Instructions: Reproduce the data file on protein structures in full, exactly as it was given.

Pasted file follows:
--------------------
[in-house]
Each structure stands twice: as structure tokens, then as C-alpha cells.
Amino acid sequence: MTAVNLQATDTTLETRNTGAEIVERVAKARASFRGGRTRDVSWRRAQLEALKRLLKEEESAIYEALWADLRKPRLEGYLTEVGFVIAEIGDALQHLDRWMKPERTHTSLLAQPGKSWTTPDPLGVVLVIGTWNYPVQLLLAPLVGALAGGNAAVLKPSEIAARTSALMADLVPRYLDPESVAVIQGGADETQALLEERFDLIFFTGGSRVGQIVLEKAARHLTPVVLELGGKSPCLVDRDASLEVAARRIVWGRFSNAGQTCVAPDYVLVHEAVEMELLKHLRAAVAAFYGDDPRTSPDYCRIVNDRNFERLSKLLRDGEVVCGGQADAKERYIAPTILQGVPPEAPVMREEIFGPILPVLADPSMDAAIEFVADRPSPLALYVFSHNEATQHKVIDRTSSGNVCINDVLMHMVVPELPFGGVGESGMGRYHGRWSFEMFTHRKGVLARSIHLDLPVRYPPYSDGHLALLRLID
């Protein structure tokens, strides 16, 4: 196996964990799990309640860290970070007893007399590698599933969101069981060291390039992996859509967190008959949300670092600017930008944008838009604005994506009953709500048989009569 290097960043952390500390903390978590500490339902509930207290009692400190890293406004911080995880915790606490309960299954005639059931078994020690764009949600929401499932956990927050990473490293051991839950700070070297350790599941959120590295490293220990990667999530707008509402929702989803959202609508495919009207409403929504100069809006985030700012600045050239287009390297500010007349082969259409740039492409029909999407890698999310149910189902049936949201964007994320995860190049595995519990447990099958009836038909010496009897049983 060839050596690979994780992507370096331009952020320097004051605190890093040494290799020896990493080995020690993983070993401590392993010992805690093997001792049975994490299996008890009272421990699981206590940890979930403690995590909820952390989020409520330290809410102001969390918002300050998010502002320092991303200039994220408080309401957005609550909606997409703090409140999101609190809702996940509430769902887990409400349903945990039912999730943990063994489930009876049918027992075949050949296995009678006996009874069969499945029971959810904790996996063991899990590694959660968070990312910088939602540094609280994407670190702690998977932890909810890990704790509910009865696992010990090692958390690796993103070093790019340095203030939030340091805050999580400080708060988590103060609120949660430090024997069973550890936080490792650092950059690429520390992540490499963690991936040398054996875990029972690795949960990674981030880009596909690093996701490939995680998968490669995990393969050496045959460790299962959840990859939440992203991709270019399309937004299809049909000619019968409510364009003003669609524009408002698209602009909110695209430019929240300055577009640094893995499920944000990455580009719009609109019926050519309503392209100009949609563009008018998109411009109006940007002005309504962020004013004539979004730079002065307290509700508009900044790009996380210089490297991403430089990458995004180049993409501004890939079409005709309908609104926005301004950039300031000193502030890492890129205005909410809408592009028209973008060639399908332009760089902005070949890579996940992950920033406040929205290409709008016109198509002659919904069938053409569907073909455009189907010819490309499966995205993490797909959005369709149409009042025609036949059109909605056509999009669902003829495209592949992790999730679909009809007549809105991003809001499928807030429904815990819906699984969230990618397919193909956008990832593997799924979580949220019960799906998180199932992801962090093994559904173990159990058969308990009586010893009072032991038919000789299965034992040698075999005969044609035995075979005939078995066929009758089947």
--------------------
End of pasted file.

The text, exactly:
[in-house]
Each structure stands twice: as structure tokens, then as C-alpha cells.
Amino acid sequence: MTAVNLQATDTTLETRNTGAEIVERVAKARASFRGGRTRDVSWRRAQLEALKRLLKEEESAIYEALWADLRKPRLEGYLTEVGFVIAEIGDALQHLDRWMKPERTHTSLLAQPGKSWTTPDPLGVVLVIGTWNYPVQLLLAPLVGALAGGNAAVLKPSEIAARTSALMADLVPRYLDPESVAVIQGGADETQALLEERFDLIFFTGGSRVGQIVLEKAARHLTPVVLELGGKSPCLVDRDASLEVAARRIVWGRFSNAGQTCVAPDYVLVHEAVEMELLKHLRAAVAAFYGDDPRTSPDYCRIVNDRNFERLSKLLRDGEVVCGGQADAKERYIAPTILQGVPPEAPVMREEIFGPILPVLADPSMDAAIEFVADRPSPLALYVFSHNEATQHKVIDRTSSGNVCINDVLMHMVVPELPFGGVGESGMGRYHGRWSFEMFTHRKGVLARSIHLDLPVRYPPYSDGHLALLRLID
């Protein structure tokens, strides 16, 4: 196996964990799990309640860290970070007893007399590698599933969101069981060291390039992996859509967190008959949300670092600017930008944008838009604005994506009953709500048989009569 290097960043952390500390903390978590500490339902509930207290009692400190890293406004911080995880915790606490309960299954005639059931078994020690764009949600929401499932956990927050990473490293051991839950700070070297350790599941959120590295490293220990990667999530707008509402929702989803959202609508495919009207409403929504100069809006985030700012600045050239287009390297500010007349082969259409740039492409029909999407890698999310149910189902049936949201964007994320995860190049595995519990447990099958009836038909010496009897049983 060839050596690979994780992507370096331009952020320097004051605190890093040494290799020896990493080995020690993983070993401590392993010992805690093997001792049975994490299996008890009272421990699981206590940890979930403690995590909820952390989020409520330290809410102001969390918002300050998010502002320092991303200039994220408080309401957005609550909606997409703090409140999101609190809702996940509430769902887990409400349903945990039912999730943990063994489930009876049918027992075949050949296995009678006996009874069969499945029971959810904790996996063991899990590694959660968070990312910088939602540094609280994407670190702690998977932890909810890990704790509910009865696992010990090692958390690796993103070093790019340095203030939030340091805050999580400080708060988590103060609120949660430090024997069973550890936080490792650092950059690429520390992540490499963690991936040398054996875990029972690795949960990674981030880009596909690093996701490939995680998968490669995990393969050496045959460790299962959840990859939440992203991709270019399309937004299809049909000619019968409510364009003003669609524009408002698209602009909110695209430019929240300055577009640094893995499920944000990455580009719009609109019926050519309503392209100009949609563009008018998109411009109006940007002005309504962020004013004539979004730079002065307290509700508009900044790009996380210089490297991403430089990458995004180049993409501004890939079409005709309908609104926005301004950039300031000193502030890492890129205005909410809408592009028209973008060639399908332009760089902005070949890579996940992950920033406040929205290409709008016109198509002659919904069938053409569907073909455009189907010819490309499966995205993490797909959005369709149409009042025609036949059109909605056509999009669902003829495209592949992790999730679909009809007549809105991003809001499928807030429904815990819906699984969230990618397919193909956008990832593997799924979580949220019960799906998180199932992801962090093994559904173990159990058969308990009586010893009072032991038919000789299965034992040698075999005969044609035995075979005939078995066929009758089947």